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Symptoms of Back Pain

Communicating Your Back Pain Symptoms to Your Doctor


Updated April 28, 2014

Written or reviewed by a board-certified physician. See About.com's Medical Review Board.

Man holding back in pain
Andersen Ross/Photodisc/Getty Images

Back and neck pain are subjective -- there are few, if any, definitive tests that can measure and diagnose the experience. Therefore, it falls on you to communicate your back pain symptoms to your doctor. By accurately noting your symptoms, and giving your doctor a clear picture of them, you are taking an important step toward getting a diagnosis. Here are some things to note:

Pain Intensity

How bad does it hurt? Intensity is a measure of how strong the signals of felt pain are. As a back pain sufferer, this is probably the most important part of the ordeal for you. Intensity levels fluctuate, so it is impossible to get a useful, accurate measurement of them from objective testing. Instead, doctors and other health care providers use visual assessment tools and questionnaires to help you communicate your level of pain.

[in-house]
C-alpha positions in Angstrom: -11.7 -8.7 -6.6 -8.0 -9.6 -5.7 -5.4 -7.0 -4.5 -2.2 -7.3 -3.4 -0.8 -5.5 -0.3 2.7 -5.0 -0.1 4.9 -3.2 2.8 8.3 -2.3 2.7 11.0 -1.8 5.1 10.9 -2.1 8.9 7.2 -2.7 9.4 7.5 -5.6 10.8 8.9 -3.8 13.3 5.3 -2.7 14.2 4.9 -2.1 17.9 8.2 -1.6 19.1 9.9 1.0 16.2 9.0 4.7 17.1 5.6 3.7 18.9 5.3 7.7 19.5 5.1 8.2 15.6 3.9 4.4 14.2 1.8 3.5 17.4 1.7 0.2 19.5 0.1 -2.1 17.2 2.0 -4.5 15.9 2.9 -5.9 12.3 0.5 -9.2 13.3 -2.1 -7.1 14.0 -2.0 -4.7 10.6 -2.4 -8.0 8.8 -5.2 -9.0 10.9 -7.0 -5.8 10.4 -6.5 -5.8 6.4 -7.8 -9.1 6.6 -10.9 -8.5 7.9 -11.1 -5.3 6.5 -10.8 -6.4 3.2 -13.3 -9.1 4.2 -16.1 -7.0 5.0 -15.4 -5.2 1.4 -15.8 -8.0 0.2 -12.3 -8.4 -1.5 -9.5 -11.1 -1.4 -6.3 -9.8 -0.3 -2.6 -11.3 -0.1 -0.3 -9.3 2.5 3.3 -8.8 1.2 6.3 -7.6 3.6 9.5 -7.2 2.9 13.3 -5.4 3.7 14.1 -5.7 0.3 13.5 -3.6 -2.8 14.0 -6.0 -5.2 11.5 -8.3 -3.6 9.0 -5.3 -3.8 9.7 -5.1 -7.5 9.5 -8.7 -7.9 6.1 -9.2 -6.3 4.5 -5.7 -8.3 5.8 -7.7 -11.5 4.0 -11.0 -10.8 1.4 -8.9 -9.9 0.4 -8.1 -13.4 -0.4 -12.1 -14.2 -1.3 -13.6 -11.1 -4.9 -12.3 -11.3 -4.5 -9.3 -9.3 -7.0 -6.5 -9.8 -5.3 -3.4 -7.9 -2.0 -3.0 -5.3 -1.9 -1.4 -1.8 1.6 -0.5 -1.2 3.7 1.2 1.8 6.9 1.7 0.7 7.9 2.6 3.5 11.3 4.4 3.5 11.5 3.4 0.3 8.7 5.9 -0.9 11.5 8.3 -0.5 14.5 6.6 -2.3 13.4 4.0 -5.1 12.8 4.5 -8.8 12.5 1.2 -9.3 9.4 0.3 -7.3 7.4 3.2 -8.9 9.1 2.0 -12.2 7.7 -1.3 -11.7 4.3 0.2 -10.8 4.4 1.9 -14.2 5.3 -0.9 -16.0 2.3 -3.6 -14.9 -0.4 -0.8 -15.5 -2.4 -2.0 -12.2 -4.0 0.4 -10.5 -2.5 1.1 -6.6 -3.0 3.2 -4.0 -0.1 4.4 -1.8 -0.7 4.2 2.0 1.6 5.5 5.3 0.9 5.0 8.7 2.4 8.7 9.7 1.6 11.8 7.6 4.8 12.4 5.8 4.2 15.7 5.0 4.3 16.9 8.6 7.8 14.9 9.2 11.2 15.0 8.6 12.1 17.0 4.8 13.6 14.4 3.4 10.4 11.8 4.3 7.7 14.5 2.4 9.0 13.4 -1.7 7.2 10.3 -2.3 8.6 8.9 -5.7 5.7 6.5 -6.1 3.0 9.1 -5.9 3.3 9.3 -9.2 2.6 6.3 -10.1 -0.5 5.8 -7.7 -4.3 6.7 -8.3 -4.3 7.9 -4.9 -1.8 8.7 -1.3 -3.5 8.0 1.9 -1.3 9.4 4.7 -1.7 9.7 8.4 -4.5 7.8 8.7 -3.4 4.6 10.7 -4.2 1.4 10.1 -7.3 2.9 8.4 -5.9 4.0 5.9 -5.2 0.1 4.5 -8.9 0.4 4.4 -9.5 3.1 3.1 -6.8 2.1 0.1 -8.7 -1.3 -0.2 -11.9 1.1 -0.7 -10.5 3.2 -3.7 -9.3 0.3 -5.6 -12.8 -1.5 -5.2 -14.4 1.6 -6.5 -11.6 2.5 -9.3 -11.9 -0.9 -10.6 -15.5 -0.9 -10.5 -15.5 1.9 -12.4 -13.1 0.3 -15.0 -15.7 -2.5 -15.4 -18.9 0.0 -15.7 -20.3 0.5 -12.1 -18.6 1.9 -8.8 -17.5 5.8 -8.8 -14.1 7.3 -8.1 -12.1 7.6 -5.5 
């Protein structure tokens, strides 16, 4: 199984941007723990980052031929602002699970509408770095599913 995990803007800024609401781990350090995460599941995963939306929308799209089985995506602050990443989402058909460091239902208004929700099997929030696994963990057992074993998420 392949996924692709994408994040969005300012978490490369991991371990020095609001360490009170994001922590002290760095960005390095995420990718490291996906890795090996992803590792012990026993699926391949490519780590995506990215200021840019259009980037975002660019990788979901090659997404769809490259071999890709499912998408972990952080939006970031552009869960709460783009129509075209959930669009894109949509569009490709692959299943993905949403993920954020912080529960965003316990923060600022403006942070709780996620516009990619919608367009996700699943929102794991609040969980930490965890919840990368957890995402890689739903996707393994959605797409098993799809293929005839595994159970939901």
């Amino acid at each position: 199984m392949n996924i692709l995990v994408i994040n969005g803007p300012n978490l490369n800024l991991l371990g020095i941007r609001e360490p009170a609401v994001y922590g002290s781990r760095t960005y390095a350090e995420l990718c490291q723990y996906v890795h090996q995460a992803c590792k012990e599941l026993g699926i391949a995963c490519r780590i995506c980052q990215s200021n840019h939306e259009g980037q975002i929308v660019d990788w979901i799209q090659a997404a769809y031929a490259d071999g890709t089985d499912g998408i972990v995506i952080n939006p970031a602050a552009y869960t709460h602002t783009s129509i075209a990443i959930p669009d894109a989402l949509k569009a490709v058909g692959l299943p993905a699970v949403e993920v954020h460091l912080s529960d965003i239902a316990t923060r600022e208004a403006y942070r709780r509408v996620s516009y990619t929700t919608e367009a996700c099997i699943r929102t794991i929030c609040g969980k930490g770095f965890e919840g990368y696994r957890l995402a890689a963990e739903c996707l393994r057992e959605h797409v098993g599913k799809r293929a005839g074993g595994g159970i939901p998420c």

Download a Pain Chart and Keep Track of Your Daily Pain

Type of Pain

The types of painful feelings you have in your back or neck are an indication of what is going on in your spine. For example, if you experience burning, stabbing or electrical sensations down one leg or arm, it may indicate an irritated nerve. If your back muscles feel stiff or tight you may have pain due to an injury, or posture problems, or both.


More Information on Types of Pain

Location of Pain

The location of your pain may or may not be related to damage or an injury in your spine. If a nerve is affected, the pain may radiate down an arm or leg, as is the case in sciatica. If you have trigger points or other myofascial pain, you might experience referred pain -- pain located in an area that is seemingly unrelated to the actual site of the problem. Pain is often located in more than one area of the body.


A body diagram can be used to map and track the location of the pain as it changes (or doesn't) over time. The body diagram is also a tool to help you communicate your symptoms of back pain clearly and accurately to your doctor.

In an effort to identify the cause of your back pain, your doctor might use the information you provide about the location of your pain to probe for more details.

Next: Pain Patterns and Disruption of Daily Activities

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